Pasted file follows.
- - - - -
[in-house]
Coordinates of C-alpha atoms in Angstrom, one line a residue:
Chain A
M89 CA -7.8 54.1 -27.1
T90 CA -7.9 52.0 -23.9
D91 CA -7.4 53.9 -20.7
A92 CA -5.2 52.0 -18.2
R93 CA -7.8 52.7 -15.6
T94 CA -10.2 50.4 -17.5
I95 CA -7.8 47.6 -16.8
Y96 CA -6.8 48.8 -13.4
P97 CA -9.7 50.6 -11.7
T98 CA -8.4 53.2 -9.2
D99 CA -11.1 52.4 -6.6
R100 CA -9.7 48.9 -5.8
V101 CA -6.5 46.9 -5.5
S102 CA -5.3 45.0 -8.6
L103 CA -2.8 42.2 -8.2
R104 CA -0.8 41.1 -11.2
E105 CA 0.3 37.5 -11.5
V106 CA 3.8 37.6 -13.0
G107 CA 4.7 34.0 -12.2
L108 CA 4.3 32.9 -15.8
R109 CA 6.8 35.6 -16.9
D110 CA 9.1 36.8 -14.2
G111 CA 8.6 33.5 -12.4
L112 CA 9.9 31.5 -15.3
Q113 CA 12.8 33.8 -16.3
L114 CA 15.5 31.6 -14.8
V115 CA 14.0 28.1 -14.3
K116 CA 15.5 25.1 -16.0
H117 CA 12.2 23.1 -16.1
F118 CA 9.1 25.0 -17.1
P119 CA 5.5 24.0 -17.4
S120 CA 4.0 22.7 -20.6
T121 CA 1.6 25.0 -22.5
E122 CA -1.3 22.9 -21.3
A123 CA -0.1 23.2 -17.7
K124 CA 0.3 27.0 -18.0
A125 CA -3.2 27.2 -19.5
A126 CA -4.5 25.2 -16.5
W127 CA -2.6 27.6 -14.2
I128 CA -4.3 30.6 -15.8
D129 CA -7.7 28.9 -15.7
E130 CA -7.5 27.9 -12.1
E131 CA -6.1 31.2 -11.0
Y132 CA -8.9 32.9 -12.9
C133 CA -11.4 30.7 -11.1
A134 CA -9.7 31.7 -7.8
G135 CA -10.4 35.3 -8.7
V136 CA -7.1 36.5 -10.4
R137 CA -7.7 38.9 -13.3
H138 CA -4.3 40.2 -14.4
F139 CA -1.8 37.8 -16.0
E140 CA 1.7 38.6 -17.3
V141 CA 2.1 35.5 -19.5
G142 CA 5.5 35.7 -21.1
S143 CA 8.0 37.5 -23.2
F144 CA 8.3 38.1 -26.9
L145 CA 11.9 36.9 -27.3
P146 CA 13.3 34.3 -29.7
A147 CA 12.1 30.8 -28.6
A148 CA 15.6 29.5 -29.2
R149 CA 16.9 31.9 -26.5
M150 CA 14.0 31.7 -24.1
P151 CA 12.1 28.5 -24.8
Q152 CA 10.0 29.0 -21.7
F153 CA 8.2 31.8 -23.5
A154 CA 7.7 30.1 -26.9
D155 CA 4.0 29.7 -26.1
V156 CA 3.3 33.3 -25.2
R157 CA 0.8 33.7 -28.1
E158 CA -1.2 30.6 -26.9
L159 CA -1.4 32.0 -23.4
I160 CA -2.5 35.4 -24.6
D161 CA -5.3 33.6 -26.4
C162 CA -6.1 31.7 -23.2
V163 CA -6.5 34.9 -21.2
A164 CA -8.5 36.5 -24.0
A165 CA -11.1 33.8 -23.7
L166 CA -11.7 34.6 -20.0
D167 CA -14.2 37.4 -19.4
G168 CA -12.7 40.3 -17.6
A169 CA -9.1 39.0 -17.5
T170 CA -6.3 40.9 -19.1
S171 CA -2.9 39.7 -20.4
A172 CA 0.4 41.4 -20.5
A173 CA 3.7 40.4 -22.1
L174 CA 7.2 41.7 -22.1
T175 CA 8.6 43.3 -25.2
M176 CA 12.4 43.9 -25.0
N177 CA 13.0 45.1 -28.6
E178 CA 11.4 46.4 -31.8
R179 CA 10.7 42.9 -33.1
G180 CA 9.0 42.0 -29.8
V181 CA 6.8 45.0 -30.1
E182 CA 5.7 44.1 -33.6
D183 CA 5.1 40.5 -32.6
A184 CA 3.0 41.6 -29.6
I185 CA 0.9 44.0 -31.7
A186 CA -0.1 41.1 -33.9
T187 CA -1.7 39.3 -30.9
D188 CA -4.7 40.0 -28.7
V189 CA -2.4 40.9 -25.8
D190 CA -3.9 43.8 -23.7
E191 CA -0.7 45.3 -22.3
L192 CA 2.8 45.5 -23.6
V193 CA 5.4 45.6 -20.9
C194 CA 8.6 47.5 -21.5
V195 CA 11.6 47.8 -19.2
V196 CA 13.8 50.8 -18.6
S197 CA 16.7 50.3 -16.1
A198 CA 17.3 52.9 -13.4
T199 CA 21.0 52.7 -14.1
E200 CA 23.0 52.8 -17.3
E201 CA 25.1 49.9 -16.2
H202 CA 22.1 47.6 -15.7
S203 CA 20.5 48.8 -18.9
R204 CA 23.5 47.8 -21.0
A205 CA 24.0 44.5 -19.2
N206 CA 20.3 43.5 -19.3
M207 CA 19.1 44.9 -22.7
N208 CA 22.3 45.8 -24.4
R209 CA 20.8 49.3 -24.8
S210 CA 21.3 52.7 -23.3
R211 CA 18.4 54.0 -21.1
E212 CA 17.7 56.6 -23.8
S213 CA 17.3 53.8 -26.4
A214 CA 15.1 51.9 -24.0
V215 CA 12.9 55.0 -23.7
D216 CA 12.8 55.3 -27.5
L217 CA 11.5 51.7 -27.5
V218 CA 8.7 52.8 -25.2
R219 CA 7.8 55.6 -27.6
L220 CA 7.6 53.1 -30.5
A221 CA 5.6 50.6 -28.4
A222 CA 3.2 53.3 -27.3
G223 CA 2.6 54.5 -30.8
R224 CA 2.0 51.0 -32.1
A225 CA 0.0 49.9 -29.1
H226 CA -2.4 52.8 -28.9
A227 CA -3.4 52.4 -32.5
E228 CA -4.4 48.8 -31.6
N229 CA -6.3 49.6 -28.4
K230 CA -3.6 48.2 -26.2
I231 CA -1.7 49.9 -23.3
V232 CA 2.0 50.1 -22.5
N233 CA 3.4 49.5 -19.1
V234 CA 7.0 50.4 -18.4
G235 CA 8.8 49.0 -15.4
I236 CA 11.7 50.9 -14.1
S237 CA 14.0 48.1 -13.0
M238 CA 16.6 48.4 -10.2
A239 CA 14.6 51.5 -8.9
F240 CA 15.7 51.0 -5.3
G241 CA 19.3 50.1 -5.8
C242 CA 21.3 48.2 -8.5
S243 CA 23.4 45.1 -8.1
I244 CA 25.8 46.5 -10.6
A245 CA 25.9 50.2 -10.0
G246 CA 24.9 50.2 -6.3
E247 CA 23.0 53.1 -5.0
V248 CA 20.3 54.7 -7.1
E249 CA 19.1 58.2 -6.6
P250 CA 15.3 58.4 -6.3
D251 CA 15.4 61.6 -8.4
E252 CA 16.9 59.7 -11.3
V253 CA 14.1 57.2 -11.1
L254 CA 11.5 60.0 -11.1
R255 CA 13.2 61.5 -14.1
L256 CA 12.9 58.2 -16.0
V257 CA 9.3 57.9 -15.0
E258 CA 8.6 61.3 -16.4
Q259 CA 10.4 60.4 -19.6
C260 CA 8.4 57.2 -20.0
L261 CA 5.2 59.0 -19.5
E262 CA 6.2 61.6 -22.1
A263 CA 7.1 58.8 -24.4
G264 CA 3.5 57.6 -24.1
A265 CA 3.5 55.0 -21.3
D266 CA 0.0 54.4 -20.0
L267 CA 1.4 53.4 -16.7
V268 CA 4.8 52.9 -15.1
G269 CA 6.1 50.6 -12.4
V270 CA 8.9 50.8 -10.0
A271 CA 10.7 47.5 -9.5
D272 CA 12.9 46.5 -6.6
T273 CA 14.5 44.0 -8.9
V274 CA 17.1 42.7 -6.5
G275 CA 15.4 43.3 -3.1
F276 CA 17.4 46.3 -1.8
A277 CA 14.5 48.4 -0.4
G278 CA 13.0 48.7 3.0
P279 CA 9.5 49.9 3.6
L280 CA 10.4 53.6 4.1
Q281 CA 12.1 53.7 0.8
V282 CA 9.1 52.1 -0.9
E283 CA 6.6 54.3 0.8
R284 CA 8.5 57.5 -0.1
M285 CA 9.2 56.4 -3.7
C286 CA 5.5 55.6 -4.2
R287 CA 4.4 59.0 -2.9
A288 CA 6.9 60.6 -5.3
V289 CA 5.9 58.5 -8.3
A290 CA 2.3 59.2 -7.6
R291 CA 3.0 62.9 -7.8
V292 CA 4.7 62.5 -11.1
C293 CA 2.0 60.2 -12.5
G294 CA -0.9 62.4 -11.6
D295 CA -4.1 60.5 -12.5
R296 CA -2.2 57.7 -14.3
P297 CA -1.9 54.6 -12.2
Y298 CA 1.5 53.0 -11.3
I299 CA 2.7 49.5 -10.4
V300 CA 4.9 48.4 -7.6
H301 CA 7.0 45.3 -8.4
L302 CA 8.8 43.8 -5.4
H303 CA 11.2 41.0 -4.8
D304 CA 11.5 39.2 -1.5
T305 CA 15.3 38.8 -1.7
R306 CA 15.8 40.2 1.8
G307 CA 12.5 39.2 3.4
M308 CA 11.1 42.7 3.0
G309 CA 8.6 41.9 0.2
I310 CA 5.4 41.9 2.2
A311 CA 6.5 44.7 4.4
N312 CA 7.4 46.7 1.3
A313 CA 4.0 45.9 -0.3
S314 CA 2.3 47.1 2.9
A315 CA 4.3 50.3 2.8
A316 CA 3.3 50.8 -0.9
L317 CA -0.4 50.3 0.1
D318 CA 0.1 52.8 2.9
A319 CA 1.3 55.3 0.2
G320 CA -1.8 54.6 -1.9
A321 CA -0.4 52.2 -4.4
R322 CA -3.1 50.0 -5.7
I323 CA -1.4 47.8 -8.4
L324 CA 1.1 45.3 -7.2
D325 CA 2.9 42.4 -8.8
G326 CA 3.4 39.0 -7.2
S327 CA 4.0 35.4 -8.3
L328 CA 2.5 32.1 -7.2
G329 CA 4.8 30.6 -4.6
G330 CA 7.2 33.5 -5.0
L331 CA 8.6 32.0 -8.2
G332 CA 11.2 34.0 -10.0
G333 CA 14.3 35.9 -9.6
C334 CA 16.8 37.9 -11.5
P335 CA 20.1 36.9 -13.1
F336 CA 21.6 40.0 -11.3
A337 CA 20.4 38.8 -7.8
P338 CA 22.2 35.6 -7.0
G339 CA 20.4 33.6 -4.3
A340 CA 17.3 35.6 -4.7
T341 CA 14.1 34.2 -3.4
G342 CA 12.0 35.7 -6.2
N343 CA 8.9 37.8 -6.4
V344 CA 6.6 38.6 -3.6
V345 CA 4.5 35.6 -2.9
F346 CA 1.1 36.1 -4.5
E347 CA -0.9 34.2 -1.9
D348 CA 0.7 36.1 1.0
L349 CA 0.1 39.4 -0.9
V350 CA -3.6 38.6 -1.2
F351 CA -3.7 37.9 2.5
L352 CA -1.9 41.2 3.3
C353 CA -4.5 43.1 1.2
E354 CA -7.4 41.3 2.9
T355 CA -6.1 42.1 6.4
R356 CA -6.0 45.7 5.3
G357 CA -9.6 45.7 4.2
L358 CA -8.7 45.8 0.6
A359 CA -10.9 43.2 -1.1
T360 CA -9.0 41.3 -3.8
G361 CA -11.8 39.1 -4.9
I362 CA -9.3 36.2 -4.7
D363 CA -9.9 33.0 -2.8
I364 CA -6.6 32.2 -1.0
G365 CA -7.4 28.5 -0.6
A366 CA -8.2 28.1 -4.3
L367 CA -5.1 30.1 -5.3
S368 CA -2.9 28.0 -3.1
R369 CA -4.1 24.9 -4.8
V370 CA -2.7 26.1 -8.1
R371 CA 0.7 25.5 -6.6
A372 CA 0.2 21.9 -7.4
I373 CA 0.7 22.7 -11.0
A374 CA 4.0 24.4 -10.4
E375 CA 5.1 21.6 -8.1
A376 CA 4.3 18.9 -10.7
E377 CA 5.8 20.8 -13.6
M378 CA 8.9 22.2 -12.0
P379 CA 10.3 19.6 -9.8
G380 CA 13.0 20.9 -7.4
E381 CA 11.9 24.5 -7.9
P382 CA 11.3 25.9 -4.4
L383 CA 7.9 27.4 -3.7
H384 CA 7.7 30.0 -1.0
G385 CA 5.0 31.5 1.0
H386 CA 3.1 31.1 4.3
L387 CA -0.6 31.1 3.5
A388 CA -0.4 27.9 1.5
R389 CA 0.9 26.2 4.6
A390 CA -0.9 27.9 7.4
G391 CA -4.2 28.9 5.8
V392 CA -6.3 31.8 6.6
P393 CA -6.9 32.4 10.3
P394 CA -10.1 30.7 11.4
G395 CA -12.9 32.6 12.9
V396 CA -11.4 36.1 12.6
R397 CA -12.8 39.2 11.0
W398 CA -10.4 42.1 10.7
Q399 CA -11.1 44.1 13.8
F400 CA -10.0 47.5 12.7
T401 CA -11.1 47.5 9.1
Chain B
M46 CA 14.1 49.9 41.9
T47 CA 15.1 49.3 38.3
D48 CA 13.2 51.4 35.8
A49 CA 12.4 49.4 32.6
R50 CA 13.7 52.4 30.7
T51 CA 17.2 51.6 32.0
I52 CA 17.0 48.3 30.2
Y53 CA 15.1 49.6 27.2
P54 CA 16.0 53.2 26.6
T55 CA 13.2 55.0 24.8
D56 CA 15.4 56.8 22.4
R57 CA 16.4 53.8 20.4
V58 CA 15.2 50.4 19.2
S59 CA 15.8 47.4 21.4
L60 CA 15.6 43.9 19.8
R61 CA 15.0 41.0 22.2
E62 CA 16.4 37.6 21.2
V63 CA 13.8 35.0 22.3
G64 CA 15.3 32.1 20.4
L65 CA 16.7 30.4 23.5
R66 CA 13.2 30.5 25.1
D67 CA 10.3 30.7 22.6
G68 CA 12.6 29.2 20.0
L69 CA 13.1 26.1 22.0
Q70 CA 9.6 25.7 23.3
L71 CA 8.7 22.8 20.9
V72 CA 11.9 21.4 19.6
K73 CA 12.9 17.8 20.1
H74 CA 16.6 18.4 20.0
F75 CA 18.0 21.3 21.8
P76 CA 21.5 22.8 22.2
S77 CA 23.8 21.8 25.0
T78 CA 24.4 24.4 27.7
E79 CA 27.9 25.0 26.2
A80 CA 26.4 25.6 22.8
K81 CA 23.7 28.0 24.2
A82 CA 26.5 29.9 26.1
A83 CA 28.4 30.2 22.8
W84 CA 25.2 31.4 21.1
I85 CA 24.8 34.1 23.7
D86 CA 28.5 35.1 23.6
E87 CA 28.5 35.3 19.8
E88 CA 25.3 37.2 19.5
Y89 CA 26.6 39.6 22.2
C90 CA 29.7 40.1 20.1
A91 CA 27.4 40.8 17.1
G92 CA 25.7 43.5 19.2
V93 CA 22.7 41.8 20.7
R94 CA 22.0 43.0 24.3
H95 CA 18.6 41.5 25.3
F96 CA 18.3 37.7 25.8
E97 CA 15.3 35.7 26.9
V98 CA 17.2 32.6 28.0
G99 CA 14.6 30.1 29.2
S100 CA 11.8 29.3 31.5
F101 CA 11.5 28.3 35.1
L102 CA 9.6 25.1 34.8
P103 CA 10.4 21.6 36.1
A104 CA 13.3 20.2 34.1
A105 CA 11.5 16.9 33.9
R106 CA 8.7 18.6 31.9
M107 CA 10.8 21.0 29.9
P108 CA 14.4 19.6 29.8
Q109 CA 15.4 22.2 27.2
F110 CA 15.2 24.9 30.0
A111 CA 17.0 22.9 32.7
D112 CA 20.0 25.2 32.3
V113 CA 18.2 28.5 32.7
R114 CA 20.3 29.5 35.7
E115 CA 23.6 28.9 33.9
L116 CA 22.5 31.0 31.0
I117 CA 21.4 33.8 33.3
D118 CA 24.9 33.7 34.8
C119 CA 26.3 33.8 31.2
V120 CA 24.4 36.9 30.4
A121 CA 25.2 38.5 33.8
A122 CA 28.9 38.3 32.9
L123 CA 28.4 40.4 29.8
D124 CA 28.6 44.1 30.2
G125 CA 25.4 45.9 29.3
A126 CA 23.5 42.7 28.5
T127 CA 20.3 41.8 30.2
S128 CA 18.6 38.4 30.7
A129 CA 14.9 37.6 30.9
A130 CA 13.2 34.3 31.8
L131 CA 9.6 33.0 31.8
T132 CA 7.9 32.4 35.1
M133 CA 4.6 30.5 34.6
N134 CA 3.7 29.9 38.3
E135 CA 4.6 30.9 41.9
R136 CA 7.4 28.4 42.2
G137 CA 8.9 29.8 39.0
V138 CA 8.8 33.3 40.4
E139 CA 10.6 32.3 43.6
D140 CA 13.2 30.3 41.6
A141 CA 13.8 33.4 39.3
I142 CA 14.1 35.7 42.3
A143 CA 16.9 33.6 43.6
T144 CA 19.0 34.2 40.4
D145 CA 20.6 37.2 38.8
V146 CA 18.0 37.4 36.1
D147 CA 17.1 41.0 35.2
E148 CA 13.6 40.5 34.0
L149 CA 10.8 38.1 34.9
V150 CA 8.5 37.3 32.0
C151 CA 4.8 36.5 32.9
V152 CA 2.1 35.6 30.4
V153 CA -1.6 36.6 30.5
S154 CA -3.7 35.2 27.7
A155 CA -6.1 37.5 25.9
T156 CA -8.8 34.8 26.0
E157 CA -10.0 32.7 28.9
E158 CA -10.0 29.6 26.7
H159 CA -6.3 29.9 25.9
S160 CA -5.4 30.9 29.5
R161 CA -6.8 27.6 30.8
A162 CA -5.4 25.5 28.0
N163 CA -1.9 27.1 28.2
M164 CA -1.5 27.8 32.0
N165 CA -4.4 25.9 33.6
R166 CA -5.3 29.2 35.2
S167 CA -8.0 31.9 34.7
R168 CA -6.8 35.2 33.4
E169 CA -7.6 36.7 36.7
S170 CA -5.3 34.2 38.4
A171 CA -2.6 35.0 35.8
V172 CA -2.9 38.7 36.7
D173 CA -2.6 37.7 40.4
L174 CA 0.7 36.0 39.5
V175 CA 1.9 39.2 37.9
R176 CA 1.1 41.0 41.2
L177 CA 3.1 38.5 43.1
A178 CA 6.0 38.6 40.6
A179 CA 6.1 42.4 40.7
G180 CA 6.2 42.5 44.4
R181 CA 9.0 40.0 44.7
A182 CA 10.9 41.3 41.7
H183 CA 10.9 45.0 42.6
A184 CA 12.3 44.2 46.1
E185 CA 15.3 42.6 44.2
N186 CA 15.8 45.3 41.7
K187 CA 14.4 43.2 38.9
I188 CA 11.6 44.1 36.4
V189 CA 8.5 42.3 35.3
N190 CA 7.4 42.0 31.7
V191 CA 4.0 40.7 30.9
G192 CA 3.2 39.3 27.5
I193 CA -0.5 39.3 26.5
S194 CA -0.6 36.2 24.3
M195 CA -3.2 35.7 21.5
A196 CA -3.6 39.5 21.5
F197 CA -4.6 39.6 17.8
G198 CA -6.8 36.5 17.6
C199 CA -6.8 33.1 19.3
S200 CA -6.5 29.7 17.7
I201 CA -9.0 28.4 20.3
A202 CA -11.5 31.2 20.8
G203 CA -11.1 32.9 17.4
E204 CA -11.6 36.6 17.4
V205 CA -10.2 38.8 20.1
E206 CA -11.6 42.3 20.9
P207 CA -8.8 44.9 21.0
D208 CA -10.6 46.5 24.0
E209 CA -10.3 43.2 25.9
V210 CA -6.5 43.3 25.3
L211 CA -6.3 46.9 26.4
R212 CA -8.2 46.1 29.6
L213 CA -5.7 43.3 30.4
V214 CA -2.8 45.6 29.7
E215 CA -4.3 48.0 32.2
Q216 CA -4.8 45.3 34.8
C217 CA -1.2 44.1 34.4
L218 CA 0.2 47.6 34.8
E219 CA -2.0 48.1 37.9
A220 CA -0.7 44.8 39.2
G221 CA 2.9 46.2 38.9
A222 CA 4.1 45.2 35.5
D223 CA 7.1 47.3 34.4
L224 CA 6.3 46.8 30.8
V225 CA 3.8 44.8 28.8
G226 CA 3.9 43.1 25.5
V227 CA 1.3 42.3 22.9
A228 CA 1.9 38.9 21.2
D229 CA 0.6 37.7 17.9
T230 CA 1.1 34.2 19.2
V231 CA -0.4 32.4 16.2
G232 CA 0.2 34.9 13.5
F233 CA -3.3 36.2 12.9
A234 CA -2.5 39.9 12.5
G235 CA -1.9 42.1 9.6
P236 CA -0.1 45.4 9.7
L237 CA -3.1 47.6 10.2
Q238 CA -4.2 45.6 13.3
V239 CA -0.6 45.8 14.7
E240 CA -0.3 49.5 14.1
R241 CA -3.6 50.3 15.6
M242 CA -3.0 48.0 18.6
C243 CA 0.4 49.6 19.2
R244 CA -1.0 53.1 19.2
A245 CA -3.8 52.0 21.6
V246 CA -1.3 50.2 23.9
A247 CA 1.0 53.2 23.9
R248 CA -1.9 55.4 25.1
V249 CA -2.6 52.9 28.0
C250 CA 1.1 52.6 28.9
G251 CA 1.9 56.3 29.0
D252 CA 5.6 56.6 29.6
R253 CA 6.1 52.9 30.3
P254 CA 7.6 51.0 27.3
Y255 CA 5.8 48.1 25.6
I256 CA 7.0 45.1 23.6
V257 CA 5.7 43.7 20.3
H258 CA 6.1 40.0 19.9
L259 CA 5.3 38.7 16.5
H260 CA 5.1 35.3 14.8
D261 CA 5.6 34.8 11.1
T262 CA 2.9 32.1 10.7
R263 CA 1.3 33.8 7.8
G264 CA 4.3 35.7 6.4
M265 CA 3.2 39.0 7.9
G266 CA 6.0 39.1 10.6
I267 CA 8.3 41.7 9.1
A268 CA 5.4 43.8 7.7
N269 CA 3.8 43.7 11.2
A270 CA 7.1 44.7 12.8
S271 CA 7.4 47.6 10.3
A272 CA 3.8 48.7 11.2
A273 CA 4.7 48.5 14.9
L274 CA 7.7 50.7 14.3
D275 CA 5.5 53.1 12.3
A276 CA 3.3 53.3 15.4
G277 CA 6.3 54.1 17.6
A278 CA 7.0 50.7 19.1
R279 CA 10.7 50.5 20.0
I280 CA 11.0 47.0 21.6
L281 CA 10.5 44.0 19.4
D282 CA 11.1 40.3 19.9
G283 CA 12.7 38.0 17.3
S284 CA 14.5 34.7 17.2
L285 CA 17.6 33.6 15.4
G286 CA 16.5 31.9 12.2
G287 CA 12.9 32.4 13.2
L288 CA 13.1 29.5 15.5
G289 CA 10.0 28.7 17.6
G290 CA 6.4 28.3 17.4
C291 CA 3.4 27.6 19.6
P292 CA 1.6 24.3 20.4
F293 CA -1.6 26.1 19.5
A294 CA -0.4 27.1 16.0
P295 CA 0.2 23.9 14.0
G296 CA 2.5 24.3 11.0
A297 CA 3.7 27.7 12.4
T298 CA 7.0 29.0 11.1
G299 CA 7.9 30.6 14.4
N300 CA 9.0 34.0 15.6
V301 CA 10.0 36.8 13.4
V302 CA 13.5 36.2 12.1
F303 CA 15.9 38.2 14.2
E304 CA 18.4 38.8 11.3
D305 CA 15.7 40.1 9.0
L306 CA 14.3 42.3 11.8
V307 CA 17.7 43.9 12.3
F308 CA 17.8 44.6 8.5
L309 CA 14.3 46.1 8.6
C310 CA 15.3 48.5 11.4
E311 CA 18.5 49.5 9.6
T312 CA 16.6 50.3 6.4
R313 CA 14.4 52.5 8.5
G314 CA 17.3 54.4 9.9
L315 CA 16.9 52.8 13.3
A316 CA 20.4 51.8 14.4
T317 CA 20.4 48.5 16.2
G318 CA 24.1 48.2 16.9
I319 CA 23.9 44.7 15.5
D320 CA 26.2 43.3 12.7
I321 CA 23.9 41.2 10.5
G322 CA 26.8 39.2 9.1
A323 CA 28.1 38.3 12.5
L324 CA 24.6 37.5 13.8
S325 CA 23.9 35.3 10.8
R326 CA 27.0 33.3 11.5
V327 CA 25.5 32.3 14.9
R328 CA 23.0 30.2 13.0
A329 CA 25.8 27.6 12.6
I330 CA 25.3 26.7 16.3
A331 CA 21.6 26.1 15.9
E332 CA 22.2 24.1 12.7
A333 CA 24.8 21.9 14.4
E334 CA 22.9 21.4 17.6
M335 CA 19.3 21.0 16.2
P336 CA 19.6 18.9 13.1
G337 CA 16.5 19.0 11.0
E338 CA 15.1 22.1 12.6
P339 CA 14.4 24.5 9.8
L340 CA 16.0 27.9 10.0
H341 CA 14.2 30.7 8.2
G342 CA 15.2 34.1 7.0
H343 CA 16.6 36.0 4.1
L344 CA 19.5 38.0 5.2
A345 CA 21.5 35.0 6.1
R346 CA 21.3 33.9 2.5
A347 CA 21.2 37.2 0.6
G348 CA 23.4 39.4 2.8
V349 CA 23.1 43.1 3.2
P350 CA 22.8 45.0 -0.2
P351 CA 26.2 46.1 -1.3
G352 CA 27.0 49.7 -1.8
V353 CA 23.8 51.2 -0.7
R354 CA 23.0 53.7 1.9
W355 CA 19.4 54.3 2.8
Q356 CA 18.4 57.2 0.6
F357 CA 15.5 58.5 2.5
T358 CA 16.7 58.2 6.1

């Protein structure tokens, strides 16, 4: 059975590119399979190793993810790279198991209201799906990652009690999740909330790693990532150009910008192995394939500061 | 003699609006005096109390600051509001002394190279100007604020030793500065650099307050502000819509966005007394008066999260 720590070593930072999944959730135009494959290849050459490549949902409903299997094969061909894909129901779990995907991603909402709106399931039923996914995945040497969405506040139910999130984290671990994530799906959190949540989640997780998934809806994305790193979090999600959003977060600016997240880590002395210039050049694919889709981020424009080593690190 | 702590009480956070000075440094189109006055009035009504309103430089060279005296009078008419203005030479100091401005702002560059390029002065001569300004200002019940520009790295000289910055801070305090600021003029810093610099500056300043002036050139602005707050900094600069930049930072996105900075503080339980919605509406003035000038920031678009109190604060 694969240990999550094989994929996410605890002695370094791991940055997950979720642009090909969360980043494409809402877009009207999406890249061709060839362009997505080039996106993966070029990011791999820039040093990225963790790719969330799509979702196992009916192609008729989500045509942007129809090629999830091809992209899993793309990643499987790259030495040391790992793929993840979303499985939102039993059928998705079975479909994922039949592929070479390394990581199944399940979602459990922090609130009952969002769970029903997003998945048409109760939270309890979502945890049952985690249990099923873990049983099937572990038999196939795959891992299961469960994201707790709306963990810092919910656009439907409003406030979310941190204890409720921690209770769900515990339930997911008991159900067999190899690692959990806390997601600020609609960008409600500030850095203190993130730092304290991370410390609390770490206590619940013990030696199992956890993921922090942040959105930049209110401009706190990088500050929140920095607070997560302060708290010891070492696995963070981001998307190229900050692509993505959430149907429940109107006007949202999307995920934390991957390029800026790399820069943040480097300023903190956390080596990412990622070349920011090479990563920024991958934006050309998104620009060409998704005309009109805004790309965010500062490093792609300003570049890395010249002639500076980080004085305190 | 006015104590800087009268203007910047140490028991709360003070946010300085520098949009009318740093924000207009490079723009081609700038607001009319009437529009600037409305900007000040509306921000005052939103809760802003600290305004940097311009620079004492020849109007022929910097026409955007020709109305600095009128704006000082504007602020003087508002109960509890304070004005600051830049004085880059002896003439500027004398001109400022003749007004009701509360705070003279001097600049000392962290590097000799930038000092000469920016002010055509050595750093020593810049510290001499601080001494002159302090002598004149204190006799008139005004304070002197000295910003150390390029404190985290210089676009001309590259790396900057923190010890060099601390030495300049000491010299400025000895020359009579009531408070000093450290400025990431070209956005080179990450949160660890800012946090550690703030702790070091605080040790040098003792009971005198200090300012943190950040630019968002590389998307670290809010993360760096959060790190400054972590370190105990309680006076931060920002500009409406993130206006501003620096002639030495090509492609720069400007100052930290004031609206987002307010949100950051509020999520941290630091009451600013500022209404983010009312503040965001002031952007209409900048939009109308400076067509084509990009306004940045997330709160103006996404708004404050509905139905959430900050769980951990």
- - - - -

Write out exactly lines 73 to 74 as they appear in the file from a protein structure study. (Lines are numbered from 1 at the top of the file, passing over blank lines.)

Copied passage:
E158 CA -1.2 30.6 -26.9
L159 CA -1.4 32.0 -23.4